In 2001, after just four months of being in place, the power-sharing agreement was dismantled when Vermont Republican Senator Jim Jeffords left the Republican Party and joined the Democrats, giving them true majority control.

    Since the deal was only in place for four months, it never really got tested in the way it might have had things gone on longer with tougher issues, said Verdery. On paper, it looked pretty good and it worked fine, but it was only in effect for a short period of time.


    Should there be no disruptions, the agreement negotiated between Schumer and McConnell this year would last until 2023. How it will look and how well it will work has yet to be tested.

    There probably will be a power-sharing agreement that will be a very lame version of what was produced in 2001, said Steve Smith, a professor of political science at Washington University in St Louis. Those were different times.

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    What Republican Senate Control Means For America

    One of the most important memes of political intellectual culture today is that the Republicans are no better than the Democrats.;;Conservatives express this vividly in the notion of RINOs .;;Is this historically true?;;More specifically, what might a Republican-controlled Senate mean for American life beginning in 2015?

    Since 1980, Republicans have controlled the Senate from 1981 until 1987, from 1995 until 2000, and from 2003 until 2007.;;The largest majority for Republicans was 55, held 1997 to 2001 and again in 2005 to 2007.;;If electing Republicans to the Senate makes no difference, then we should be able to see in the past 30 years that Republican control of the Senate renders no meaningful difference in several areas — among them poverty, unemployment, and the deficit.;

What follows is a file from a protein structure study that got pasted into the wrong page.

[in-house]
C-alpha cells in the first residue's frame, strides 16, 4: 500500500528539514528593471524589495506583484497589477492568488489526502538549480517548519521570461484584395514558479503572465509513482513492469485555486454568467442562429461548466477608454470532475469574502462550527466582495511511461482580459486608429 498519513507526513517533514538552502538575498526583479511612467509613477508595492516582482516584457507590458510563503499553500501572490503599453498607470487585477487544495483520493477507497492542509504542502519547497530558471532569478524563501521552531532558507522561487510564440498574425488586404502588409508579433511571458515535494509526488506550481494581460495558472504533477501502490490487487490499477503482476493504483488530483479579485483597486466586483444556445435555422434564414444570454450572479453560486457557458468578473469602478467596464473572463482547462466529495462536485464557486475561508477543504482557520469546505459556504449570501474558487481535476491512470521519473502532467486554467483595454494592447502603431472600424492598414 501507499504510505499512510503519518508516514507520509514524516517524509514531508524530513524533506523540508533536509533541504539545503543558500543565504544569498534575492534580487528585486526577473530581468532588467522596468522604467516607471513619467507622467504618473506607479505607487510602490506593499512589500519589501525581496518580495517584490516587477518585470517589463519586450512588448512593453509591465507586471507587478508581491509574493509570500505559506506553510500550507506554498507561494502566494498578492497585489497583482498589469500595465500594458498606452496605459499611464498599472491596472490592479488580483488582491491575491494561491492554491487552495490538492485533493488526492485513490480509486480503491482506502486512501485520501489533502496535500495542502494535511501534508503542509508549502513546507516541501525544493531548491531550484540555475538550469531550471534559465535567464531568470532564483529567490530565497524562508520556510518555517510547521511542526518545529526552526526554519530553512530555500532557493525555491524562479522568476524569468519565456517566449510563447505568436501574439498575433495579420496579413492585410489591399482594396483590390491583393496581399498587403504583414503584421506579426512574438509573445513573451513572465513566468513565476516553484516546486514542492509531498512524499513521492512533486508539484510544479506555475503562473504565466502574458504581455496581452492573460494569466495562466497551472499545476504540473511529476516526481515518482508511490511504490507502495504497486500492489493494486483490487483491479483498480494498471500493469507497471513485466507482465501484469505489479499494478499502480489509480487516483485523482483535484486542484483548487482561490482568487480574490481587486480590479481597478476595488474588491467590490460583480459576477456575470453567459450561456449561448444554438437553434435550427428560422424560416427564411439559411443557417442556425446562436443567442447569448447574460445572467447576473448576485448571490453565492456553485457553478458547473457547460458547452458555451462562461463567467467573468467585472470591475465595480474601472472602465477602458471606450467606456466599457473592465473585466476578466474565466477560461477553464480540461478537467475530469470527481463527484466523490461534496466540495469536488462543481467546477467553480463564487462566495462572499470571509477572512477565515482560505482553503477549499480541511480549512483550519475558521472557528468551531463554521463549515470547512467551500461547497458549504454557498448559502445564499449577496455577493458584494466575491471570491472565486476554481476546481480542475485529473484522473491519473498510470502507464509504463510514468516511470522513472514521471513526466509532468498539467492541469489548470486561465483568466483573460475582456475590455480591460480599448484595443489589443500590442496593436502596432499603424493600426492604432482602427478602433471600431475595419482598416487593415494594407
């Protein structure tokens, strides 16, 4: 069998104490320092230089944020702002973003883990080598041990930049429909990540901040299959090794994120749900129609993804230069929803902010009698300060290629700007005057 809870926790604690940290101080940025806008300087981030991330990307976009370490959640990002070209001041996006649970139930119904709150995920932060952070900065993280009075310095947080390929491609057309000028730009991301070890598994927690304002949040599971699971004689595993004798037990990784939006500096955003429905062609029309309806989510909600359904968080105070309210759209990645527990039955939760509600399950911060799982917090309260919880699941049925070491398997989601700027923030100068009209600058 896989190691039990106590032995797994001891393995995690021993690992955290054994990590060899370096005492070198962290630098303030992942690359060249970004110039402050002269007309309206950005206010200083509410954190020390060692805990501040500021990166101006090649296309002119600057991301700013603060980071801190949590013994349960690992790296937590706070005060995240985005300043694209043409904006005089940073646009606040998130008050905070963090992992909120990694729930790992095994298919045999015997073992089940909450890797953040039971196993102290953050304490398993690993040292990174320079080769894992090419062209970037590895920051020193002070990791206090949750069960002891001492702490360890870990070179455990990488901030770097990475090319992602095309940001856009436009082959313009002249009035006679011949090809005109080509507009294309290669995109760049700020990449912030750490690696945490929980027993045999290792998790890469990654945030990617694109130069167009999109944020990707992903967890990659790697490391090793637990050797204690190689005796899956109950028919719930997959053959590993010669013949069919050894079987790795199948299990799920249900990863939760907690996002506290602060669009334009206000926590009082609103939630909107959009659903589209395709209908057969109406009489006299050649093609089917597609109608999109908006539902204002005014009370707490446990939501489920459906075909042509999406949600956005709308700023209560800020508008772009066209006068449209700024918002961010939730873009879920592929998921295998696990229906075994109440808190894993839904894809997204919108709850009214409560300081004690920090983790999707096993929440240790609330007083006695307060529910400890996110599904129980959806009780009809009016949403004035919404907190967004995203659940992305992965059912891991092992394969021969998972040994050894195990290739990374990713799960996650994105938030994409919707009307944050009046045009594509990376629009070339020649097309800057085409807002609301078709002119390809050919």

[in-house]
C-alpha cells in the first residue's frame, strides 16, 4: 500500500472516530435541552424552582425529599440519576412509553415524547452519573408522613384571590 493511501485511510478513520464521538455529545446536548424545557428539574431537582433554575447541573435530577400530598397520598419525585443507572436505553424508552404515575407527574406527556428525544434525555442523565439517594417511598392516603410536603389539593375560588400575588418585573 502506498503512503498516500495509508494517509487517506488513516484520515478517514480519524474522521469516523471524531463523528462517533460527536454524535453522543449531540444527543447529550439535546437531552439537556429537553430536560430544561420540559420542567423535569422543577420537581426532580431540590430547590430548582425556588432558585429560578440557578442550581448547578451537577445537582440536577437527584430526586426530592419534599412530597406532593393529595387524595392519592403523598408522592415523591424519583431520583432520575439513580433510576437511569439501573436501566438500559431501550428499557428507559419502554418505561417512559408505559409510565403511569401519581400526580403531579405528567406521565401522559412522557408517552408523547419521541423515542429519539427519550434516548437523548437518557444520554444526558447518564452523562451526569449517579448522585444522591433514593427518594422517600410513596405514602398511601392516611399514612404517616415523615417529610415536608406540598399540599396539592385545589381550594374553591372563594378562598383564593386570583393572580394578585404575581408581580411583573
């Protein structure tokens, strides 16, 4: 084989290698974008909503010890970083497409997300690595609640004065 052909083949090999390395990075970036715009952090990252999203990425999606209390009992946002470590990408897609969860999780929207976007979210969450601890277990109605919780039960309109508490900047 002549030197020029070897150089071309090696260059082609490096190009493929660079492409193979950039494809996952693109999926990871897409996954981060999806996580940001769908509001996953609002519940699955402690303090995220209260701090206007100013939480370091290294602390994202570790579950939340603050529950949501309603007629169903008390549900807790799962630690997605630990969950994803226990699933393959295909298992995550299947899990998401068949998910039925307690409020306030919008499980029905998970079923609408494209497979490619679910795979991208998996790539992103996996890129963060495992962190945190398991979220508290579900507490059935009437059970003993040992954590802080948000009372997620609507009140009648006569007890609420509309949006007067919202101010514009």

Poverty

    The United States experienced the most dramatic reduction in poverty from 1996 to 2000.;;Poverty in the United States fell to an astounding level of 11 percent.;;Why?

    This is an important question, given that poverty is over 15% today and we are approaching the 50th anniversary of a war on poverty.;;The Welfare Reform Act of 1995, compelled by a Republican Senate against the wishes of Democratic President Clinton, ushered in the era of big government being “over.”

    Unemployment

    The Deficit


    Ben Voth is an associate professor of communication and director of debate at Southern Methodist University.

    Poverty

    Unemployment

    The Deficit

    How Will Democrats Control Of An Evenly

    While Democrats will have some advantages controlling the 50-50 Senate, their majority could also be quite complicated.

    Georgia certified election results Tuesday confirming the victories of Georgia Democratic Senators Raphael Warnock and Jon Ossoff to the US Senate. Their arrival in the Senate splits the partisan makeup in the chamber equally between 50 Democrats and 50 Republicans, a divide that has occurred only three times before in the nations history.

    Warnock and Ossoff are expected to be sworn in this week after defeating former Republican Senators Kelly Loeffler and David Perdue, respectively, in a pair of dramatic January 5 runoff elections in the southern state of Georgia that determined control of the Senate. Under the US Constitution, the vice president, in his or her constitutional role as Senate president, has the power to break tie votes, so Democrats will technically control the chamber when Democrat Vice President-elect Kamala Harris is sworn in on January 20.

    Although the slim Democratic control is good news for incoming President Joe Biden, it raises many questions about how the Senate will operate and perform its most basic functions. The split comes at a time in which the country is deeply divided following four years of President Donald Trump and days after a deadly insurrection attempt that his supporters made against the US Capitol building in Washington, DC on January 6.

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    What Does That Mean To Joe Biden

    The narrow Democratic majority will help Joe Biden as he tries to fill out his Cabinet and pass an agenda headlined by a coronavirus relief package.

    The Senate also has to set a structure for an impeachment trial for former President Donald Trump.

    The House charged him with inciting an insurrection at the U.S. Capitol on January 6 but has not yet sent the impeachment article to the Senate.

    Biden hopes the Senate can spend part of its time on the impeachment trial while still confirming executive branch nominees.

    Divided Government In The United States

    The Republican Congress Meets Reality